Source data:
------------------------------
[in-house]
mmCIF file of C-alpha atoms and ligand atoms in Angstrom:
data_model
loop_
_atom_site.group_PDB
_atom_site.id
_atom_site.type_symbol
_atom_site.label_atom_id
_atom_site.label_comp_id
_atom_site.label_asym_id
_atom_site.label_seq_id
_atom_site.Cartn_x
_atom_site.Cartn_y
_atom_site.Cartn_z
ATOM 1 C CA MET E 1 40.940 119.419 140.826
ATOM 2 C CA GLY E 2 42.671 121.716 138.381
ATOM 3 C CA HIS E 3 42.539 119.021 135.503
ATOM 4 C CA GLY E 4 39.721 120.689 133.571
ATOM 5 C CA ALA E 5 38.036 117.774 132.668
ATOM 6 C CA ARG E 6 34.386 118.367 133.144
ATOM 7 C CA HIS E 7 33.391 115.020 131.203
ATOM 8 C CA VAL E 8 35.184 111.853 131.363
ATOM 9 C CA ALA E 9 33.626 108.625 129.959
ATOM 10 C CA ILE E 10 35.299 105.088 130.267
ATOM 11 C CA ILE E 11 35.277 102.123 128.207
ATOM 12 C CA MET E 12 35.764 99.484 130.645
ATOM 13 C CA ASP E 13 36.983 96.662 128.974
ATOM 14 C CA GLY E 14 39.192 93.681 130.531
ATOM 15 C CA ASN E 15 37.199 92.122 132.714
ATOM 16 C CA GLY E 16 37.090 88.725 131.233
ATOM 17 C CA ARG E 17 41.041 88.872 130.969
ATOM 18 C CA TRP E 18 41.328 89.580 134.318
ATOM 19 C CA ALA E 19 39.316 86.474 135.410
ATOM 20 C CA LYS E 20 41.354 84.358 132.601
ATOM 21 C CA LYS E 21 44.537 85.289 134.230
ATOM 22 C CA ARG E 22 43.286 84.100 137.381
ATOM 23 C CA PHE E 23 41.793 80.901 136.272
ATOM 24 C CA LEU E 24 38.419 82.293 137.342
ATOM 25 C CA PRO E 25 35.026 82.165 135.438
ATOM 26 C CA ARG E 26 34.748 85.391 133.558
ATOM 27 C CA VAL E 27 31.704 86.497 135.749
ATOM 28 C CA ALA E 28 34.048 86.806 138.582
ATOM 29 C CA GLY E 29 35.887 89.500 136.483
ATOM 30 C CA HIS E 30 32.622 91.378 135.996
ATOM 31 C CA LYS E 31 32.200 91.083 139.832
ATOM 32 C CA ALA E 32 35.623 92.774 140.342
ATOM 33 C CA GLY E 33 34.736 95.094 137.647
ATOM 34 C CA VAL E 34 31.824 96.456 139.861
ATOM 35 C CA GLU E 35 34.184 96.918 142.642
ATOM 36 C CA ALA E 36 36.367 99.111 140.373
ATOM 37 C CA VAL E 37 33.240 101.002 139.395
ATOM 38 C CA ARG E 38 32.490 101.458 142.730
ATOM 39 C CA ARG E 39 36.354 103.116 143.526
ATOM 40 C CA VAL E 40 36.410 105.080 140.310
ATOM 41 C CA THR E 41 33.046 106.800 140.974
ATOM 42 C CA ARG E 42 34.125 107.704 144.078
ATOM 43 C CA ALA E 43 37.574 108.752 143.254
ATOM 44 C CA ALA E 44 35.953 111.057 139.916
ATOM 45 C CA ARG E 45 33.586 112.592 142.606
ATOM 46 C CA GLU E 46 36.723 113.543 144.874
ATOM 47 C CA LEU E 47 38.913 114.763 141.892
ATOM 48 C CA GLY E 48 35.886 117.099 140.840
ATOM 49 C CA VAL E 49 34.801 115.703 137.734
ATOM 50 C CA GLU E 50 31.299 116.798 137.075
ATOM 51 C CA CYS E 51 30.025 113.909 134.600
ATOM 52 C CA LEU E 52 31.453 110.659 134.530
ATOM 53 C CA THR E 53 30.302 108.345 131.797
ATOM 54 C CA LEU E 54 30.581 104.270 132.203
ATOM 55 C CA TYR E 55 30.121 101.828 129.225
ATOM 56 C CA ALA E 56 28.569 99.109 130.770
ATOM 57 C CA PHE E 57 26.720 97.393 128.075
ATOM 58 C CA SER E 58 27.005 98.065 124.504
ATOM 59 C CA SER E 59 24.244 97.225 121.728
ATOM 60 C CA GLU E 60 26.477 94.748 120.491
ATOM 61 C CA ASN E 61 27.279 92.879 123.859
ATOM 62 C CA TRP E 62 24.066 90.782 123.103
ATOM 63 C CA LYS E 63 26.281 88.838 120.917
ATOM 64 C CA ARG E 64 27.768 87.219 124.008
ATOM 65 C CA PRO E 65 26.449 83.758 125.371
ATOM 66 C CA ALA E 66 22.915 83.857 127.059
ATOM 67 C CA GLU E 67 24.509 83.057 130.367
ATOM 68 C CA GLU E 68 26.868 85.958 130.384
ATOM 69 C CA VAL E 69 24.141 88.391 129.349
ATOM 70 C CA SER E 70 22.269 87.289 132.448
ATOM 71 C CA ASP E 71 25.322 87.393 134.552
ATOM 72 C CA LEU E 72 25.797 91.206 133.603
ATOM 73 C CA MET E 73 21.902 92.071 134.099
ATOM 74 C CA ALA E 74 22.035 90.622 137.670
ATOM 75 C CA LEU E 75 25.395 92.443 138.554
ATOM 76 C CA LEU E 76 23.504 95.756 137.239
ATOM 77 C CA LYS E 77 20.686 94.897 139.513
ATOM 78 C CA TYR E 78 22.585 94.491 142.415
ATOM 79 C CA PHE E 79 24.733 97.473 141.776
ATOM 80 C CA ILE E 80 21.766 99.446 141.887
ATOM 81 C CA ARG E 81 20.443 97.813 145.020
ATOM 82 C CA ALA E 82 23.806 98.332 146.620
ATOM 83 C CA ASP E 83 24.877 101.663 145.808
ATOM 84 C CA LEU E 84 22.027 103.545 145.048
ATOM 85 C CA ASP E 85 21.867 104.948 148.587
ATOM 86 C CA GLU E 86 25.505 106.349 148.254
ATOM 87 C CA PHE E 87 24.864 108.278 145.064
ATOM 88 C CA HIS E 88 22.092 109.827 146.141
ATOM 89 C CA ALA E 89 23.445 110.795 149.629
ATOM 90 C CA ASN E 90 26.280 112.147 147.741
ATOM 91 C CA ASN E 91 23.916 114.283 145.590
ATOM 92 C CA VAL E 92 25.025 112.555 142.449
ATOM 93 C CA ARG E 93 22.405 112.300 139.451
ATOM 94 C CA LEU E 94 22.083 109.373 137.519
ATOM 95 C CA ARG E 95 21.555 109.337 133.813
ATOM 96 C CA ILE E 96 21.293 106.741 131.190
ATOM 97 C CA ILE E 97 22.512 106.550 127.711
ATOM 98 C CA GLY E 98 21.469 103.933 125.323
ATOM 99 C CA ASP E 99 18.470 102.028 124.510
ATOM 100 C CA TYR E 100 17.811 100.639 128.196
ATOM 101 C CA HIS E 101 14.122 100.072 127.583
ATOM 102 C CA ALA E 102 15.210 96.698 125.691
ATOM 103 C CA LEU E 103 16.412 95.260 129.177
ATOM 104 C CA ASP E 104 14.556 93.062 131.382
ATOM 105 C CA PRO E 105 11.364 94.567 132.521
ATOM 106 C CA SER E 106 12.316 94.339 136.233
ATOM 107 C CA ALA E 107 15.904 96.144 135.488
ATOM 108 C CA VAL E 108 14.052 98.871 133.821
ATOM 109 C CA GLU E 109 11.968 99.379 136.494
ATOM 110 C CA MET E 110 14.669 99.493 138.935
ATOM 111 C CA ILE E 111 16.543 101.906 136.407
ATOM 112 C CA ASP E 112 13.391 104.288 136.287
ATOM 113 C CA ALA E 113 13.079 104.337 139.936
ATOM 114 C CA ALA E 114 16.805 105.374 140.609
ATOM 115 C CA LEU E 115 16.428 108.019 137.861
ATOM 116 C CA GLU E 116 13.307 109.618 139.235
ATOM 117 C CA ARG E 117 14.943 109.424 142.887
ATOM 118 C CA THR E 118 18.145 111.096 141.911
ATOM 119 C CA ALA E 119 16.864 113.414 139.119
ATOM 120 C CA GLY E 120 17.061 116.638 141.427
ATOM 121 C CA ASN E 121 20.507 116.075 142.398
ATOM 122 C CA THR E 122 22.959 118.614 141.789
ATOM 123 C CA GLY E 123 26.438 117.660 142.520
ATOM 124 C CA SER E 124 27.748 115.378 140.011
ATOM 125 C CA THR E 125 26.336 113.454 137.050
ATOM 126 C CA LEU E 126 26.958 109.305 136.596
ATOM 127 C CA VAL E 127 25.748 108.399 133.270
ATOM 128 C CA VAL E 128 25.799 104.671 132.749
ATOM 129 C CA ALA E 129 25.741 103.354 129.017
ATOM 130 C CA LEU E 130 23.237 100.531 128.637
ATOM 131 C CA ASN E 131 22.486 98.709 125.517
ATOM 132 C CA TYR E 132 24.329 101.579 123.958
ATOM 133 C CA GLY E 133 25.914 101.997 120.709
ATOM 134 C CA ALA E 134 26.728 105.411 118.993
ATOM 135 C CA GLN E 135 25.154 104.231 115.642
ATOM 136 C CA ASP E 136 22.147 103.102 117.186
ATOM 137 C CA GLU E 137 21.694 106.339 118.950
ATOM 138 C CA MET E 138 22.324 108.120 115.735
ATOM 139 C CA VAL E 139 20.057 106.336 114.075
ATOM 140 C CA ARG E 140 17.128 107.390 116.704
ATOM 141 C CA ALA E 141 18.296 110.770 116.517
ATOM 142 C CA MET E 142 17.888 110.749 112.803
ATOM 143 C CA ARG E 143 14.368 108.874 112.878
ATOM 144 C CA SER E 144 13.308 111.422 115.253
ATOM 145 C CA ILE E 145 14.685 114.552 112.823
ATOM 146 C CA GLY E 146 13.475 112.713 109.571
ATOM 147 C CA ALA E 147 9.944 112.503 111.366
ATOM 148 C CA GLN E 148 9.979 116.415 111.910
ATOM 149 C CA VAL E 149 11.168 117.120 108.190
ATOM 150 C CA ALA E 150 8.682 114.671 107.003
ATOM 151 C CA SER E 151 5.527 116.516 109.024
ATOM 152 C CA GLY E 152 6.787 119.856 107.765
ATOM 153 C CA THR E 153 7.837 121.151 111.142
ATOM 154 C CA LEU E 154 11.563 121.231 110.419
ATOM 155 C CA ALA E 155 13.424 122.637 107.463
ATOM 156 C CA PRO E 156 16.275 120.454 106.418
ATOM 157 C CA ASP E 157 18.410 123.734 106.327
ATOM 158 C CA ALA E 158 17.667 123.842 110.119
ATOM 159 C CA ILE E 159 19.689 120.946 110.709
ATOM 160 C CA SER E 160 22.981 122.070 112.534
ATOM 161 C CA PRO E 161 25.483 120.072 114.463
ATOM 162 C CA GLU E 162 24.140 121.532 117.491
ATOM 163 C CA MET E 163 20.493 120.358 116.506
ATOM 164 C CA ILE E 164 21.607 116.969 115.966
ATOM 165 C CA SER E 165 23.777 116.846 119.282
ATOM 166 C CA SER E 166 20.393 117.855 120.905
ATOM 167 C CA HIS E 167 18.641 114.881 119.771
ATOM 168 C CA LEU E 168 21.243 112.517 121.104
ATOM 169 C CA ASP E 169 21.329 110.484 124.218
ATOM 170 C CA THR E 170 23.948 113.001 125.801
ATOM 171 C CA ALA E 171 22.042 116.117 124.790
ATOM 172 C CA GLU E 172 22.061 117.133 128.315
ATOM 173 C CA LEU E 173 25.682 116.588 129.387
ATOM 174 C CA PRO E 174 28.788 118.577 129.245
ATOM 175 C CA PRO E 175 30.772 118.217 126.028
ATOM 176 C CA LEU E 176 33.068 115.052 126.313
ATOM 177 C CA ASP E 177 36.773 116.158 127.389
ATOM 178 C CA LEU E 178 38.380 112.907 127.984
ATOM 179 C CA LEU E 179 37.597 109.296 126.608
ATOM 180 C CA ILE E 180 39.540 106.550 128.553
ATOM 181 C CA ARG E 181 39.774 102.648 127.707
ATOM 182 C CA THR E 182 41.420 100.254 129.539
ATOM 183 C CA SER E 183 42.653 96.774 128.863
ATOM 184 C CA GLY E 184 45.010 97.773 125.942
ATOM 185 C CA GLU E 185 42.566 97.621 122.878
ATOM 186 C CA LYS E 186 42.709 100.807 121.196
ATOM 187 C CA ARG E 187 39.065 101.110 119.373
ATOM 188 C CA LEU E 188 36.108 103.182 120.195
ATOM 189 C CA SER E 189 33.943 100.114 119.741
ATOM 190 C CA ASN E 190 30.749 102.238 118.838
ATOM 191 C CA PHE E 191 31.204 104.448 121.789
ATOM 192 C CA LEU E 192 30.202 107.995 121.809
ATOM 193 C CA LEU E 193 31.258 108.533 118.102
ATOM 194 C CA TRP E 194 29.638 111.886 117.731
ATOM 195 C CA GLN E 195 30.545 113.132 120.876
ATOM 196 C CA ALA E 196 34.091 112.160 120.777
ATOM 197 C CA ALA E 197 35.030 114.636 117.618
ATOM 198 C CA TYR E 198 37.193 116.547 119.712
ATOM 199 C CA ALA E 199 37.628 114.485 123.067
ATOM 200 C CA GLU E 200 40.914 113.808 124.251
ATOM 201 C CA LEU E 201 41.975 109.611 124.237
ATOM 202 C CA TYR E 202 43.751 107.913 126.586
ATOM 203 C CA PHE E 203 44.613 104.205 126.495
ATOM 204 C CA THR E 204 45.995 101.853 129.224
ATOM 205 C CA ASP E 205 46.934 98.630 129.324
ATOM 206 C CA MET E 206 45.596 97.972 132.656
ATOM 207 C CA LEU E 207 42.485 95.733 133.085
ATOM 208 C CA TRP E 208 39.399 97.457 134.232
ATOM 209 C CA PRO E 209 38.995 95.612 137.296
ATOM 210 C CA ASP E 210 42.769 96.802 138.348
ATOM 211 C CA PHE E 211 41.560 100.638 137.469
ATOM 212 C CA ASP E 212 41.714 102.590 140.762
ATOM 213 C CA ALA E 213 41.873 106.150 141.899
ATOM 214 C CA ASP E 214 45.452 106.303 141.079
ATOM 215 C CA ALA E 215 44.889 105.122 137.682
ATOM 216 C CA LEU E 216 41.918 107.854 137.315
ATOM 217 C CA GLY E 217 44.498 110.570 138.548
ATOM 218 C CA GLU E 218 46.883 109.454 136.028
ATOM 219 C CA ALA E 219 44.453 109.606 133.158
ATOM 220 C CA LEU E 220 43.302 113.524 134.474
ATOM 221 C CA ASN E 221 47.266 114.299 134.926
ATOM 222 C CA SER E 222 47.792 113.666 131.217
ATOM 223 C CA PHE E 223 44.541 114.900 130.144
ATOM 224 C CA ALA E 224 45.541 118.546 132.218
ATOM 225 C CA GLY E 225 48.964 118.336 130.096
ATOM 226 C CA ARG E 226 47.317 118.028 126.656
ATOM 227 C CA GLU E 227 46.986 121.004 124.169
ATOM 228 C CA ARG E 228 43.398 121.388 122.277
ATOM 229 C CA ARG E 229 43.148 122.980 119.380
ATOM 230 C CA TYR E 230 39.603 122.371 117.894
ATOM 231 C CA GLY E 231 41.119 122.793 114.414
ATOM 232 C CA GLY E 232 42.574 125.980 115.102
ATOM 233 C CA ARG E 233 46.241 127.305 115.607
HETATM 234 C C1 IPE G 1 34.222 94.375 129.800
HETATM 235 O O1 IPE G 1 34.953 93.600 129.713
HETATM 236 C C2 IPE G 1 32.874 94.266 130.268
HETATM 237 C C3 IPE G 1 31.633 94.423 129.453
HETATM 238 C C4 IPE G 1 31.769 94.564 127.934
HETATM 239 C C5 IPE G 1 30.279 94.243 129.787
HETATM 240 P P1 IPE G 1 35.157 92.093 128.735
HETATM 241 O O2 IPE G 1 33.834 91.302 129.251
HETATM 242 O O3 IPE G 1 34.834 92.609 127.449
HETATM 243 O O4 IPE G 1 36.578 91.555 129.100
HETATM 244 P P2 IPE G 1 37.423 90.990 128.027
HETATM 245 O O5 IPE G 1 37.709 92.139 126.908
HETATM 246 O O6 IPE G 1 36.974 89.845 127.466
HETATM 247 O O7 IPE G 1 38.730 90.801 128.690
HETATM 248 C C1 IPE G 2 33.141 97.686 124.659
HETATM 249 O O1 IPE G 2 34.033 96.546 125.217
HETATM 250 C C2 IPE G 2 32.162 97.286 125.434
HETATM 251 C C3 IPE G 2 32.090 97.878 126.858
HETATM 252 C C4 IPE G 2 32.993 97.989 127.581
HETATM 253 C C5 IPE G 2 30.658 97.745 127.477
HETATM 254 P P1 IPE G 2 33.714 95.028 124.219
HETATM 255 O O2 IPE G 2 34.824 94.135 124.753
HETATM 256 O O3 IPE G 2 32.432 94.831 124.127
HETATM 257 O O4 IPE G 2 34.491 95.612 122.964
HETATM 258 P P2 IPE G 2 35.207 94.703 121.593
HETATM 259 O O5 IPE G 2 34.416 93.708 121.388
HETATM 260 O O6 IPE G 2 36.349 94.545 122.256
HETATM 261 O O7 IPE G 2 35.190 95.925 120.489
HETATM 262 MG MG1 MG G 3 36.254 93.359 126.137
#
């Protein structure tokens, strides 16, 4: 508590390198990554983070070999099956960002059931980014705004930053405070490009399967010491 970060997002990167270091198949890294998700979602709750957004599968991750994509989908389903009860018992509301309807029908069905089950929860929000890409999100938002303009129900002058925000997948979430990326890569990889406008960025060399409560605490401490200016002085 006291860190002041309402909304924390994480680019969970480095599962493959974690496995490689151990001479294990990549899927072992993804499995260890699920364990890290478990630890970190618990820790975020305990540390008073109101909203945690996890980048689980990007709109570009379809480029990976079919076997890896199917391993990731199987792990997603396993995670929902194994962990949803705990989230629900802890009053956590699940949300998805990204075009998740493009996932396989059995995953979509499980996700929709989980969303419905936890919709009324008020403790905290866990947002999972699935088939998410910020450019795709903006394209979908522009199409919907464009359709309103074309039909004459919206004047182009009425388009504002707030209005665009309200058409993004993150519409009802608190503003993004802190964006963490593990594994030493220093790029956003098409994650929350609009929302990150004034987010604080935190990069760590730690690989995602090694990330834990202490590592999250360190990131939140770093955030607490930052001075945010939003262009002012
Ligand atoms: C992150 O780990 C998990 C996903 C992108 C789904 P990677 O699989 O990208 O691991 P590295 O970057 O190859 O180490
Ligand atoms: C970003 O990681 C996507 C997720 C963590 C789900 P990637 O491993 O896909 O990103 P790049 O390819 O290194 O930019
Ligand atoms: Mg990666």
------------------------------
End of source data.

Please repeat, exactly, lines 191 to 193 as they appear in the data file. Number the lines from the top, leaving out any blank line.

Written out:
ATOM 177 C CA ASP E 177 36.773 116.158 127.389
ATOM 178 C CA LEU E 178 38.380 112.907 127.984
ATOM 179 C CA LEU E 179 37.597 109.296 126.608